17. Roland Racevskis, Time and Ways of Knowing under Louis XIV: Moliére, Sevigné, Lafayette (2003).

    18. Conrad Brunstrom, William Cowper: Religion, Satire, Society (due 2003).

    BUCKNELL REVIEW: A SCHOLARLY JOURNAL OF LETTERS, ARTS, AND SCIENCES. (Associated University Presses). As general editor since 2002, I have seen the following through the Press:

    1. Adrift in the Technological Matrix. Ed. David Erben (2003).

    2. Art and Medieval Culture. Ed. Janice Mann (due 2003).

    3. Translation and Culture. Ed. Katherine Faull (due 2003).

    aperçus: histories • texts • cultures ~ a bucknell series (Associated University Presses, 2003-). As general editor of this series, I have commissioned the following books to date:

    1. Critical Pasts: Writing Criticism, Writing History. Ed. Philip Smallwood (due 2004).

    2. History and Nation. Ed. Julia E. Rudolph (due 2004).

    3. Europe Observed, Orientalism Transposed. Ed. Clement Hawes and Kum Kum Chatterjee (due 2005).


    1. Memory, Nation and Representation, 1660-1832.

    2. The Lives of Abraham Cowley. Vol. 6 of the Univ. of Delaware Press Edition of the Collected Works of Abraham Cowley, 6 vols. (1989-). General Eds: Thomas O. Calhoun (1986-93) and Arthur Kinney (1994-).

    3. Johnson’s Pope: A Facsimile and Critical Edition of the Pierpont Morgan Manuscript of Johnson’s “Life of Pope.”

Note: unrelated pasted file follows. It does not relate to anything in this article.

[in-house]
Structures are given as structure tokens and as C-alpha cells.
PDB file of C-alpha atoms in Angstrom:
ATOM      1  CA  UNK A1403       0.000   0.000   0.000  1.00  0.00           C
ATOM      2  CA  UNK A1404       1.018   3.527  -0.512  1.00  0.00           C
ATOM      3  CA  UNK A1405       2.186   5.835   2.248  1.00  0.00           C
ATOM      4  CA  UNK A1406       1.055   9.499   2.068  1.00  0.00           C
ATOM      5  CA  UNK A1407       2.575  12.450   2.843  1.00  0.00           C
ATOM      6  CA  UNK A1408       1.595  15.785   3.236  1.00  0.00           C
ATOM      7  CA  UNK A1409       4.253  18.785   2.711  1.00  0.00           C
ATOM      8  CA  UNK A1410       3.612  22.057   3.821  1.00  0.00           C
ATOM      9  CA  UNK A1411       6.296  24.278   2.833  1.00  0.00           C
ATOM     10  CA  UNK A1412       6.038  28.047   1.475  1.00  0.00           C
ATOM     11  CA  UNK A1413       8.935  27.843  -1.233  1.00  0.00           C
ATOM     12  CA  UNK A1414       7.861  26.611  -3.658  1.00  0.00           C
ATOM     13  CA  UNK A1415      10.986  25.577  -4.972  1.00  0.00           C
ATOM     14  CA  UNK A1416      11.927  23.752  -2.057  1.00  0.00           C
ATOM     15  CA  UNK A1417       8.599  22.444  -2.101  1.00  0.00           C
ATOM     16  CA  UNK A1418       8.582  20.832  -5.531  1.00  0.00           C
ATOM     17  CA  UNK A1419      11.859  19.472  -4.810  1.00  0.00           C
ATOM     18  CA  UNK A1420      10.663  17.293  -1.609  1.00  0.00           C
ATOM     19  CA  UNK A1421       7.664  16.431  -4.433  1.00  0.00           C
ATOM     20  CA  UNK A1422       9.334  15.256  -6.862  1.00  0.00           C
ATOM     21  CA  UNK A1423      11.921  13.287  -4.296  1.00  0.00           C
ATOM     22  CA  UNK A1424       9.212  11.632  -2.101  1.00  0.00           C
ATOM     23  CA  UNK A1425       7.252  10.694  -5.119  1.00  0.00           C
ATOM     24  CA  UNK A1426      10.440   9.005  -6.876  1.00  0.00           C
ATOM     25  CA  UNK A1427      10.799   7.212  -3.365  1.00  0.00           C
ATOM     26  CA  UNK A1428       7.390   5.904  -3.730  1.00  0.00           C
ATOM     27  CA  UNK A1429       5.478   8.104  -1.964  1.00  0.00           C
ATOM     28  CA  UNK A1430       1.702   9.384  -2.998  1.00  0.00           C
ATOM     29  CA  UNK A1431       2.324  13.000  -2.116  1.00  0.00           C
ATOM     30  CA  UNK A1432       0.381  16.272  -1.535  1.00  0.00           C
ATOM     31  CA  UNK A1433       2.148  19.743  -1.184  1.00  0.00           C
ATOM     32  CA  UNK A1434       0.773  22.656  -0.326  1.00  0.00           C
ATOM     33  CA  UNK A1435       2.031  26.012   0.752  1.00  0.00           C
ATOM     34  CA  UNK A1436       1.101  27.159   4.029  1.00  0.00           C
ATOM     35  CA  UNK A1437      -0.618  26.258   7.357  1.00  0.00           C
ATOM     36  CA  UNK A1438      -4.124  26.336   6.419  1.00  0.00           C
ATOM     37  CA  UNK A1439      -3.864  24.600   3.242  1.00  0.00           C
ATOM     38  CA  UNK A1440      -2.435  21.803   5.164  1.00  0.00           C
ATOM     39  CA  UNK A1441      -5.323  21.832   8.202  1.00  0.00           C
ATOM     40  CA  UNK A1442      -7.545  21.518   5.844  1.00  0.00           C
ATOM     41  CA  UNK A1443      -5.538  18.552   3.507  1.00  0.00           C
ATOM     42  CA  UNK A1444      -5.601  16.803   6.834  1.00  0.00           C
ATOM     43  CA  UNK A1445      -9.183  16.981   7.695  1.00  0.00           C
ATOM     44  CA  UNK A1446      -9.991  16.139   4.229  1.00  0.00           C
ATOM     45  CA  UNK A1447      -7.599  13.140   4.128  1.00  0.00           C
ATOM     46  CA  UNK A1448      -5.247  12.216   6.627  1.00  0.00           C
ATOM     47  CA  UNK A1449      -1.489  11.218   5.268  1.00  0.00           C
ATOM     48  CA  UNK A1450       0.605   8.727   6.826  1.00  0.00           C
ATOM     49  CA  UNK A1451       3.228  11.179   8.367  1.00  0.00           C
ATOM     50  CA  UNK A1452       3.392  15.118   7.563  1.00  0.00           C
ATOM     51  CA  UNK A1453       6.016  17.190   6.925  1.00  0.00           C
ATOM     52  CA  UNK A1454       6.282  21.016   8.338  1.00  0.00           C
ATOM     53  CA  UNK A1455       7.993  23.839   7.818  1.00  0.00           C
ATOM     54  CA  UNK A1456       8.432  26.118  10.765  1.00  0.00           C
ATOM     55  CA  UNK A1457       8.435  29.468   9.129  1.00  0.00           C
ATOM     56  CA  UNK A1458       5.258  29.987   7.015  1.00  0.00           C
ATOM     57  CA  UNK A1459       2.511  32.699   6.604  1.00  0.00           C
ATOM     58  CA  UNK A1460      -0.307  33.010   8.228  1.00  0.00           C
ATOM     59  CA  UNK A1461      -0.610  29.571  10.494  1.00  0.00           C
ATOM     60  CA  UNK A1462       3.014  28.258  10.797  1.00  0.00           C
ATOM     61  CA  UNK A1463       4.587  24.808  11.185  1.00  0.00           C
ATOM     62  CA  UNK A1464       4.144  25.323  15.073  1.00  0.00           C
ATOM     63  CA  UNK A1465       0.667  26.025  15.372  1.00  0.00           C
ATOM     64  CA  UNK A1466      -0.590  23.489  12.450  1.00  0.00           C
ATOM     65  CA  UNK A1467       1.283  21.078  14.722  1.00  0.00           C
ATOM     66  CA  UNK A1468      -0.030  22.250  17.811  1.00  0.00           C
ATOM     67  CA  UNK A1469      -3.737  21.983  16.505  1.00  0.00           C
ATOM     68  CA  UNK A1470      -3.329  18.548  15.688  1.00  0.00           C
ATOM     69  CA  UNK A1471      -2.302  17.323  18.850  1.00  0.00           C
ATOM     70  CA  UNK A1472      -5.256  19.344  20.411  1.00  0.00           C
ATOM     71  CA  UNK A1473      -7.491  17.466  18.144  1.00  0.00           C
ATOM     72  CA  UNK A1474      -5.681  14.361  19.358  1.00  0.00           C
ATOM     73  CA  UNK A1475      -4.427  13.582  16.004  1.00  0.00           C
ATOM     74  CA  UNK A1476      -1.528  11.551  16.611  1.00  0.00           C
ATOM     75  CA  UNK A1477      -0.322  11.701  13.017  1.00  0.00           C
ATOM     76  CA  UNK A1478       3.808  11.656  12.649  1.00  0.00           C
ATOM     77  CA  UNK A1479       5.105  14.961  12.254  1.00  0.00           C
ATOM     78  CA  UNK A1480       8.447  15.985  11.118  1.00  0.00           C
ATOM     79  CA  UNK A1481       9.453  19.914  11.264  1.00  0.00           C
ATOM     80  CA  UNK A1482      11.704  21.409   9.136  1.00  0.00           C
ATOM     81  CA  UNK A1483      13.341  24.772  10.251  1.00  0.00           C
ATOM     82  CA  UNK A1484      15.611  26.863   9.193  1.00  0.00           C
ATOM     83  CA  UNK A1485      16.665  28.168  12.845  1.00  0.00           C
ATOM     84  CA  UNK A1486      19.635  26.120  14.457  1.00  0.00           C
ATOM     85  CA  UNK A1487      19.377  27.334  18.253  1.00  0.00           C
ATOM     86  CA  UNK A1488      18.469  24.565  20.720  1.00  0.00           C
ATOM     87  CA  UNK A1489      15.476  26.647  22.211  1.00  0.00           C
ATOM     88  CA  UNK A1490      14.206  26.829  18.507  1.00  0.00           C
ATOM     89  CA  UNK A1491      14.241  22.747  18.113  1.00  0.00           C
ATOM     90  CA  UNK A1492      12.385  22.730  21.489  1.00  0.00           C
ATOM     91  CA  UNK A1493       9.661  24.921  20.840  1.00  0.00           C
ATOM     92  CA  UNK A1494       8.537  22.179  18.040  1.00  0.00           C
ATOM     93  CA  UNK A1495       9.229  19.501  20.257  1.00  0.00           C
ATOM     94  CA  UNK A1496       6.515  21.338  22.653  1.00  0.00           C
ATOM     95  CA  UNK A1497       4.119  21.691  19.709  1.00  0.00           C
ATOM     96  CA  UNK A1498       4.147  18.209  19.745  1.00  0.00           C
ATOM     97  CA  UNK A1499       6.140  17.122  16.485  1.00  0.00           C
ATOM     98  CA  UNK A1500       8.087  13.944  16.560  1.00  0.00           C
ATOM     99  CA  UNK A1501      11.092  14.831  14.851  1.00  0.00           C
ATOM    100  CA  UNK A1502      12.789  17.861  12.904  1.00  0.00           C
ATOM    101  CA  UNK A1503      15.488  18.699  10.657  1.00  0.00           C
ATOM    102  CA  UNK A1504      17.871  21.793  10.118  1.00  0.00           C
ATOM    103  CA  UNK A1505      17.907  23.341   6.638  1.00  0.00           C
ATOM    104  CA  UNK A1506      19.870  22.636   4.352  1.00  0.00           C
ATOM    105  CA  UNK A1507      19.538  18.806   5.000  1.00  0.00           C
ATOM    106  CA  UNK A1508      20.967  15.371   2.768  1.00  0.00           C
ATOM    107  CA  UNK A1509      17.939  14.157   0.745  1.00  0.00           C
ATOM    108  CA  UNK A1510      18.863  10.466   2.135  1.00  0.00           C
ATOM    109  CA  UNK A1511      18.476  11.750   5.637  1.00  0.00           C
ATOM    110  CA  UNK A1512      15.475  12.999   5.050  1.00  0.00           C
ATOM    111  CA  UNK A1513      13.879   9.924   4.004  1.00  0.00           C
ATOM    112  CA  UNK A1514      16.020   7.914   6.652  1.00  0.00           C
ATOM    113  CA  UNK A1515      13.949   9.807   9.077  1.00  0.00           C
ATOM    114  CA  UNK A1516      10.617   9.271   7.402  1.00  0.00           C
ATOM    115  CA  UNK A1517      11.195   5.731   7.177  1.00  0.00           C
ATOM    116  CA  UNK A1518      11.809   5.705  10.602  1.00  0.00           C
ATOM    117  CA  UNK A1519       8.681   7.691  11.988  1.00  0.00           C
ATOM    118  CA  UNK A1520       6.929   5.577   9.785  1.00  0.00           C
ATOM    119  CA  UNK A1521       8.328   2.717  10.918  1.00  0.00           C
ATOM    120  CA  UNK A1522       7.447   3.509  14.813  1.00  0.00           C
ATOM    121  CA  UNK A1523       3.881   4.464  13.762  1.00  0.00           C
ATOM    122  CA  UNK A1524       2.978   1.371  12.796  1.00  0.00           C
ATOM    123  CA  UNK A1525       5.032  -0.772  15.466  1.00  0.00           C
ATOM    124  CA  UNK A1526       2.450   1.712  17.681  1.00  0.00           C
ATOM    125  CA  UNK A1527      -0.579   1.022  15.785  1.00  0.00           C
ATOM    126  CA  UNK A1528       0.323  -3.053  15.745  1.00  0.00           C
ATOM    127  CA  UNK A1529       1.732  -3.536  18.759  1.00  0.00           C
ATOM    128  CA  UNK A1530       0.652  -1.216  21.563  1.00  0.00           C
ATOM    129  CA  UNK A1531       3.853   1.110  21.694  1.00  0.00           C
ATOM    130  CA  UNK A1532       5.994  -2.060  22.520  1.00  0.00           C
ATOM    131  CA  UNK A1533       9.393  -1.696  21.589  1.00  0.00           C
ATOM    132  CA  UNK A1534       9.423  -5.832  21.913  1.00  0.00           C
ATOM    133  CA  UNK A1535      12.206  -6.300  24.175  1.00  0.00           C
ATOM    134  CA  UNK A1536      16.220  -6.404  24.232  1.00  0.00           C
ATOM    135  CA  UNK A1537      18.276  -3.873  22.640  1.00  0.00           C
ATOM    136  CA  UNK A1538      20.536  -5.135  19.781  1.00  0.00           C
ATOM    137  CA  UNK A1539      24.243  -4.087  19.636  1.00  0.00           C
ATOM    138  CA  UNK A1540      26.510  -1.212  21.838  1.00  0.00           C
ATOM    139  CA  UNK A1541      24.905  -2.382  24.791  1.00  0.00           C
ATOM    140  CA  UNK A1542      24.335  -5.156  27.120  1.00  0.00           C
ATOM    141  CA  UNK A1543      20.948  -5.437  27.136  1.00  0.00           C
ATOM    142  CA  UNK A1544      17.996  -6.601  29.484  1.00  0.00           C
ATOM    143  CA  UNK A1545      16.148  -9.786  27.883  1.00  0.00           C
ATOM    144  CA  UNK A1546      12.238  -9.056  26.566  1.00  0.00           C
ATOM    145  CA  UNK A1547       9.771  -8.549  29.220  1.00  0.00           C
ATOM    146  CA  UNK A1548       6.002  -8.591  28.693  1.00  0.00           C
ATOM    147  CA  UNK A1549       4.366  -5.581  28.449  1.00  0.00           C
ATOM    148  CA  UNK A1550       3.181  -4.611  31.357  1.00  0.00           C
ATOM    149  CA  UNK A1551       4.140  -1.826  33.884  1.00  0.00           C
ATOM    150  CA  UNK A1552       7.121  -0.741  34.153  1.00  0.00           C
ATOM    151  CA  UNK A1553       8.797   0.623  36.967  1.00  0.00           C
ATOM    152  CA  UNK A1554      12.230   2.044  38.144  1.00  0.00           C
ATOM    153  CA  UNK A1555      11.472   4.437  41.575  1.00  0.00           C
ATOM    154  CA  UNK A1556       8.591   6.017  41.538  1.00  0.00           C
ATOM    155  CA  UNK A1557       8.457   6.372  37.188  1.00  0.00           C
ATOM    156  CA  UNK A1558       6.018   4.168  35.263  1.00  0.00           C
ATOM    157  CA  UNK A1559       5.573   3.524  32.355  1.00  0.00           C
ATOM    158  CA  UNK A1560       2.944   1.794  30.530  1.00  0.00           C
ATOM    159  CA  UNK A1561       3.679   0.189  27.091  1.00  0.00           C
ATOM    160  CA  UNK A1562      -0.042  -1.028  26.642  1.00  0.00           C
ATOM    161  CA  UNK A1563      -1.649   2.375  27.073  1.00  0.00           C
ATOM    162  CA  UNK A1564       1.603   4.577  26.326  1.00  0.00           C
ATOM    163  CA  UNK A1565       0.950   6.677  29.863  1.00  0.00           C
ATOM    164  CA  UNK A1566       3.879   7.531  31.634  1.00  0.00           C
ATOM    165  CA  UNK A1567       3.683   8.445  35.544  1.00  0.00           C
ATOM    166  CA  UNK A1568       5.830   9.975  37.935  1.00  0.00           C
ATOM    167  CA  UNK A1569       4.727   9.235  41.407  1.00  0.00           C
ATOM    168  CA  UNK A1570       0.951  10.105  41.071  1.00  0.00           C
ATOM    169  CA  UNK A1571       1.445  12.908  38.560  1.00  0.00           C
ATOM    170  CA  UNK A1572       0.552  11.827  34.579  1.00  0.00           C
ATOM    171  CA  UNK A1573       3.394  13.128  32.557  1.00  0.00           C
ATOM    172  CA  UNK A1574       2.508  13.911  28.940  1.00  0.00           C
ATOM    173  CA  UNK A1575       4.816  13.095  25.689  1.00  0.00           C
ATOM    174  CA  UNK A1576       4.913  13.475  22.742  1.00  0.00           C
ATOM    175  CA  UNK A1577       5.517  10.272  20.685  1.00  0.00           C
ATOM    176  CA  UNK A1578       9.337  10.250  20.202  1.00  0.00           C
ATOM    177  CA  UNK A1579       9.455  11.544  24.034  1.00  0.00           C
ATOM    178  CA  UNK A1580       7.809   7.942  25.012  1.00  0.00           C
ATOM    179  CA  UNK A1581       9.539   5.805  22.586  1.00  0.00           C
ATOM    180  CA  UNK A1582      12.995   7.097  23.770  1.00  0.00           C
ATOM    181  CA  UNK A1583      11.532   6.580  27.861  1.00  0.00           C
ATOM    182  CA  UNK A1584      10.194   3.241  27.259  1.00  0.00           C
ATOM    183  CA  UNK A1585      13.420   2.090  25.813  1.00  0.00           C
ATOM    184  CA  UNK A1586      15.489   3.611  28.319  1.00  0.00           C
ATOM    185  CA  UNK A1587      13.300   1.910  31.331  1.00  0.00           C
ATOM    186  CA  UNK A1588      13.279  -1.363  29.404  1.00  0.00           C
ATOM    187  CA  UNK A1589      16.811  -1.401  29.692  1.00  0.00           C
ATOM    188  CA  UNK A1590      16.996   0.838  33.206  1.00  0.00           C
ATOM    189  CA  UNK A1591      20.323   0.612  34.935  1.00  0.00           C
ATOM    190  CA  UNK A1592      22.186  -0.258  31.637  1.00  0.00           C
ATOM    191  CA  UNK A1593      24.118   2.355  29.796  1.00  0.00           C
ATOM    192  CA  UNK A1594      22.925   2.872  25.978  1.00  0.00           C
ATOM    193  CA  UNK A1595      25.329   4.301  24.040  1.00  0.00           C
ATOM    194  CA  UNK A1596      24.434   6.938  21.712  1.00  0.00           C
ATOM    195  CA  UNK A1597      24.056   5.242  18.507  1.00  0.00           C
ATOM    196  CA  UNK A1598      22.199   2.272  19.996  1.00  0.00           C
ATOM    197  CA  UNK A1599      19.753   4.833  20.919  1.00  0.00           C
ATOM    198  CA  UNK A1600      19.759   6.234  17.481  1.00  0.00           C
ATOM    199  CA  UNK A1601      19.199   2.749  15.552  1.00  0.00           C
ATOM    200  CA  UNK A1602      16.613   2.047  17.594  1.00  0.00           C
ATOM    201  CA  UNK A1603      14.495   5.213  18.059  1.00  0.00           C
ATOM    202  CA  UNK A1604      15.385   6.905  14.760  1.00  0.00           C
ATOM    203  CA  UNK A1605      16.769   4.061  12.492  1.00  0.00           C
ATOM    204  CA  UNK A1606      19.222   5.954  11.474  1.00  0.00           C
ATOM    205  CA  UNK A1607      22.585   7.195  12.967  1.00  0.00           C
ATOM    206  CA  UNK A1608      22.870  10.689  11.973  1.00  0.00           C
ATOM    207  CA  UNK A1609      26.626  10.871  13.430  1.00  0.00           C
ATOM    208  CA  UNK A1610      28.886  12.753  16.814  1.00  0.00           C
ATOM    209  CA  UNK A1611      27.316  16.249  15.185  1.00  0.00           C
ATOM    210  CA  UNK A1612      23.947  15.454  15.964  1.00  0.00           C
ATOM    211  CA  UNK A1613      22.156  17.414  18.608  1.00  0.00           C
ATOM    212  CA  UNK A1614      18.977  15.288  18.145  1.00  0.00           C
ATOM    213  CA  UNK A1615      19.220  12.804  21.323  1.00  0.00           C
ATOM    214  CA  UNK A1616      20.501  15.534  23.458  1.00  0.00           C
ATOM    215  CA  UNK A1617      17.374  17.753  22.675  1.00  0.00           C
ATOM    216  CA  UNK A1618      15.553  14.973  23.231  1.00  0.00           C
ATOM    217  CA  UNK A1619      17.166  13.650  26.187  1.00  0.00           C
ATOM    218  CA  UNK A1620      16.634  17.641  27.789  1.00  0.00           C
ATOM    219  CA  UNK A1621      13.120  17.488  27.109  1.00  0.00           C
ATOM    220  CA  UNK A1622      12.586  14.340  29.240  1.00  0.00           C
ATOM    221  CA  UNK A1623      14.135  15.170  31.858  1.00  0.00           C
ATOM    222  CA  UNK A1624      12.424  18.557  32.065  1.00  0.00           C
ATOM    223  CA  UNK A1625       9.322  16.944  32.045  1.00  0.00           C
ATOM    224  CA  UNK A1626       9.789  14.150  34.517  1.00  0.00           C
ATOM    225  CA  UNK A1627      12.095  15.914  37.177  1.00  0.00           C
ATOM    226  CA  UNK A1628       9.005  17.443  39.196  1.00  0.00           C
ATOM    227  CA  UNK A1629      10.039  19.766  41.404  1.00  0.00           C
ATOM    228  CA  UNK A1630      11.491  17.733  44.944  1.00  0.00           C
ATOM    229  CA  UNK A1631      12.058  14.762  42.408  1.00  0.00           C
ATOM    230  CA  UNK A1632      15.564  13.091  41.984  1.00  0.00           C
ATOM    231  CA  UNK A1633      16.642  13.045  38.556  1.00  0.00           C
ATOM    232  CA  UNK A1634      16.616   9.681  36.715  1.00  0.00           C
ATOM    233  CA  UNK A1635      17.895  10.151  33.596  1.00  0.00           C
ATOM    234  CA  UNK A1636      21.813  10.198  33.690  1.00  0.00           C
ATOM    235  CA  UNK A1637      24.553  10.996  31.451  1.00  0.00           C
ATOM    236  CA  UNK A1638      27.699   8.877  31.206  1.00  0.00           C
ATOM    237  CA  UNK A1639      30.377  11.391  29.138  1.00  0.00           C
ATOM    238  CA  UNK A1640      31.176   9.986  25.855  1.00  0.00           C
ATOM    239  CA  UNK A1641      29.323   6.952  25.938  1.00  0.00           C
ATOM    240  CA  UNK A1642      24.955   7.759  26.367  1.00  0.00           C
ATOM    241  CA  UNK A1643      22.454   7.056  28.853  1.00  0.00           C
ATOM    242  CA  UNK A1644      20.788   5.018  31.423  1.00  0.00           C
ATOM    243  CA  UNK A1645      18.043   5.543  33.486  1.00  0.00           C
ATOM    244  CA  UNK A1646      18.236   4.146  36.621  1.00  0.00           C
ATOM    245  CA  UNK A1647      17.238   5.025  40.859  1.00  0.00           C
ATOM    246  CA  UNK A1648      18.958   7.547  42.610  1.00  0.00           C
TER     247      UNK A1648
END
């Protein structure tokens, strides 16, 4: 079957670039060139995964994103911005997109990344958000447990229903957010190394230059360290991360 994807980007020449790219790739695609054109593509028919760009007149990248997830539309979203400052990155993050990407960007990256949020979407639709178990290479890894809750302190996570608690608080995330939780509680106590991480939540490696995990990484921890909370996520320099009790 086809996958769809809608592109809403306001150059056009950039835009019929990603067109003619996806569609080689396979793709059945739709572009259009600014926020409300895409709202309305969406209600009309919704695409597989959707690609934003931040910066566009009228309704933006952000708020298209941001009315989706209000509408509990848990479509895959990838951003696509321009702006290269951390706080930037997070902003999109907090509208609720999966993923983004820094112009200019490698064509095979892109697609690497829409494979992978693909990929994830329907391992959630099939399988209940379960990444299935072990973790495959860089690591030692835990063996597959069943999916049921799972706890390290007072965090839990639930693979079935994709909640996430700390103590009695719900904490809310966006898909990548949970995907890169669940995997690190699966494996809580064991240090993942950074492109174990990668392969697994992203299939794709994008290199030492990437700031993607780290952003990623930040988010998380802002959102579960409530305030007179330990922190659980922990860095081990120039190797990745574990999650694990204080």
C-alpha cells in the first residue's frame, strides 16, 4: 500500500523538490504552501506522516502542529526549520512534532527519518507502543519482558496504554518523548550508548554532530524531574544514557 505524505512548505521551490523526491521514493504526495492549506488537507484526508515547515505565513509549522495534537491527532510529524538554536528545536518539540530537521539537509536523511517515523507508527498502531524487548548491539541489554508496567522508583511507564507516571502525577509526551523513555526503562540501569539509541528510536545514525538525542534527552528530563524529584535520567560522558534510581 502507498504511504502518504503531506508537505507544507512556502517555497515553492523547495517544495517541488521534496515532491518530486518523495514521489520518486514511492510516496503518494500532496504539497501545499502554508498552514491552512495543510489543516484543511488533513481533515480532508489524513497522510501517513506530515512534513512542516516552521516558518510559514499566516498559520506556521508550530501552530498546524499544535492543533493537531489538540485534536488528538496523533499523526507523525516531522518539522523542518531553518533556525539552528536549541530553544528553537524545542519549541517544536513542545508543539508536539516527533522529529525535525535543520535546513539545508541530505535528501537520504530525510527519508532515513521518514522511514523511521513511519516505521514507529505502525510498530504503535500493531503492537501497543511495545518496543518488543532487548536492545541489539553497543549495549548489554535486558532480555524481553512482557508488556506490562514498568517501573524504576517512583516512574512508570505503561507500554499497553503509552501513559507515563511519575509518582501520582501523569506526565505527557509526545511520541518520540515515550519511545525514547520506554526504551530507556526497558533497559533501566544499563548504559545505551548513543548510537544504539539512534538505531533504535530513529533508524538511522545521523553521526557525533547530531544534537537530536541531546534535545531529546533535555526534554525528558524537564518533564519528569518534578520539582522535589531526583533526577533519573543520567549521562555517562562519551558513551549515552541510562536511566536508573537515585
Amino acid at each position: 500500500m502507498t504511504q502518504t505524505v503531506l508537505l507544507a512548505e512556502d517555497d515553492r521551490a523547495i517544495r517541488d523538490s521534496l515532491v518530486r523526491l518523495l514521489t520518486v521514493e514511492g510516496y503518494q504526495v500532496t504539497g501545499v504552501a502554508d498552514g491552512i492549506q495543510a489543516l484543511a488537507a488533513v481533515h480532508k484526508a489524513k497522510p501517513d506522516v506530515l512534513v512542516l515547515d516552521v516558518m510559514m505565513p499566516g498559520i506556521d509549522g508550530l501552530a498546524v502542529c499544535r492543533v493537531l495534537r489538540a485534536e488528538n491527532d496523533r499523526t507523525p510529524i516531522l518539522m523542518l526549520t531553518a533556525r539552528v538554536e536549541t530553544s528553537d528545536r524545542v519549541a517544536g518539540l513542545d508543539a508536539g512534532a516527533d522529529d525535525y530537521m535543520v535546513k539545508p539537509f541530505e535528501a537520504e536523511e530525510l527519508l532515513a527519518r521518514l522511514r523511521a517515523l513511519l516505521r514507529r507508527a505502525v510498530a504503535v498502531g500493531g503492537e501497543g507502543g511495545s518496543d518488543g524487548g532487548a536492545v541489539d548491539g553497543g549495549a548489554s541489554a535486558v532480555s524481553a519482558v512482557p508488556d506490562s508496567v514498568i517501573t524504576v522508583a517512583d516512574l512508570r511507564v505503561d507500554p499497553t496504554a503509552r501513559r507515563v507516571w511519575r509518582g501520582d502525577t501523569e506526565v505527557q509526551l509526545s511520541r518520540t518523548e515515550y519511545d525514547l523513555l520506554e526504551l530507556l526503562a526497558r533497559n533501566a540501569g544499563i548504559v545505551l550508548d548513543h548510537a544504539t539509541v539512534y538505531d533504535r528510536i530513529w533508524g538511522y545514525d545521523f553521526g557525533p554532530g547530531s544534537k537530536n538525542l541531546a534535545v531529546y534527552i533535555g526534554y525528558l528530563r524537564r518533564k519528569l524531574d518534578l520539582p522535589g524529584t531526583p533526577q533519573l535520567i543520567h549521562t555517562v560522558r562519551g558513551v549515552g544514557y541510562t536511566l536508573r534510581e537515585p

4. Johnson and the Globalization of Literature.

    5. Samuel Johnson: Tercentenary Essays, co-edited with Philip Smallwood.


    Translation and Literature. (Edinburgh U.P.). With Stuart Gillespie & Robert Cummings.
    www.eup.ed.ac.uk/journals/Translation/ Reviews.

    1. Translation and Literature, vol. 1 (1992), 206pp.

    2. Translation and Literature, vol. 2 (1993), 180pp.

    3. Translation and Literature, vol. 3 (1994), 189pp.

    4. Translation and Literature, vol. 4, Part 1 (1995), 129pp.

    5. Translation and Literature, vol. 4, Part 2 (1995), 144pp.


    1. “Remembrance and Biography,” [Part I of an Introduction co-authored with Alexander Pettit], in Literature, History, Culture, ed. Clingham (AUP, forthcoming).

    2. “‘Putting Out Our Eyes When It Is Dark’: The Discursiveness of Johnson’s Rasselas,” in Literature, History, Culture, ed. Clingham (AUP, forthcoming).

    3. “Knightly Chetwood’s A Short Account of Some Passages of the Life & Death of Wentworth late Earle of Roscommon: A Transcription and Introduction,” Restoration, 25 (2001), 117-38.

    4. “Roscommon’s ‘Academy,’ Knightly Chetwood’s Life of Roscommon, and Dryden’s Translation Project” Restoration, 26 (2002), 15-26.

    5. “Resisting Johnson,” in Johnson Re-Visioned: Looking Before and After, ed. Philip Smallwood (Associated U.P., 2001), pp. 19-36. Reviews.

    6. “Translating Difference: The Example of Dryden's Last Parting of Hector and Andromache,” Studies in the Literary Imagination, 33:2 (2000), 45-70. Special issue on Translation, Imitation and the Eighteenth Century Imagination (1660-1800).

    7. “History Between Text and World,” in Making History, ed. Greg Clingham (Associated U.P., 1998), pp. 9-15.